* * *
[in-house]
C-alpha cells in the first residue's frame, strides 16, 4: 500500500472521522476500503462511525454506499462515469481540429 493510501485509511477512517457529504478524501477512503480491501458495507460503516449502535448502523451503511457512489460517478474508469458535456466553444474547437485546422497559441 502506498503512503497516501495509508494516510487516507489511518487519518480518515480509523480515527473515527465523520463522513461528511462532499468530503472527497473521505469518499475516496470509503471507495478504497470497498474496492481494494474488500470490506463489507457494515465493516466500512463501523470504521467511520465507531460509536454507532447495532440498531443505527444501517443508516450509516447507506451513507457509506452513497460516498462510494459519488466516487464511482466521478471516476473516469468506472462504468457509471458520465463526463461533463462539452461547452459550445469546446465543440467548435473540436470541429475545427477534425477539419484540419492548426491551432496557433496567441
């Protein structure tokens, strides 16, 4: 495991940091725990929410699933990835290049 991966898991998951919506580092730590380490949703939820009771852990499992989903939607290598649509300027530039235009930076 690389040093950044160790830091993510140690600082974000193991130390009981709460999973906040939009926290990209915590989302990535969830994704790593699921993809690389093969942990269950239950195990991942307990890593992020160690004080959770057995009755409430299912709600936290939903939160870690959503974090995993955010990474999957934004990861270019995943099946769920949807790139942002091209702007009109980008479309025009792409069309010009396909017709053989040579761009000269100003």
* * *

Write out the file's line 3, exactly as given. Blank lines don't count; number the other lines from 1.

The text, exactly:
């Protein structure tokens, strides 16, 4: 495991940091725990929410699933990835290049 991966898991998951919506580092730590380490949703939820009771852990499992989903939607290598649509300027530039235009930076 690389040093950044160790830091993510140690600082974000193991130390009981709460999973906040939009926290990209915590989302990535969830994704790593699921993809690389093969942990269950239950195990991942307990890593992020160690004080959770057995009755409430299912709600936290939903939160870690959503974090995993955010990474999957934004990861270019995943099946769920949807790139942002091209702007009109980008479309025009792409069309010009396909017709053989040579761009000269100003």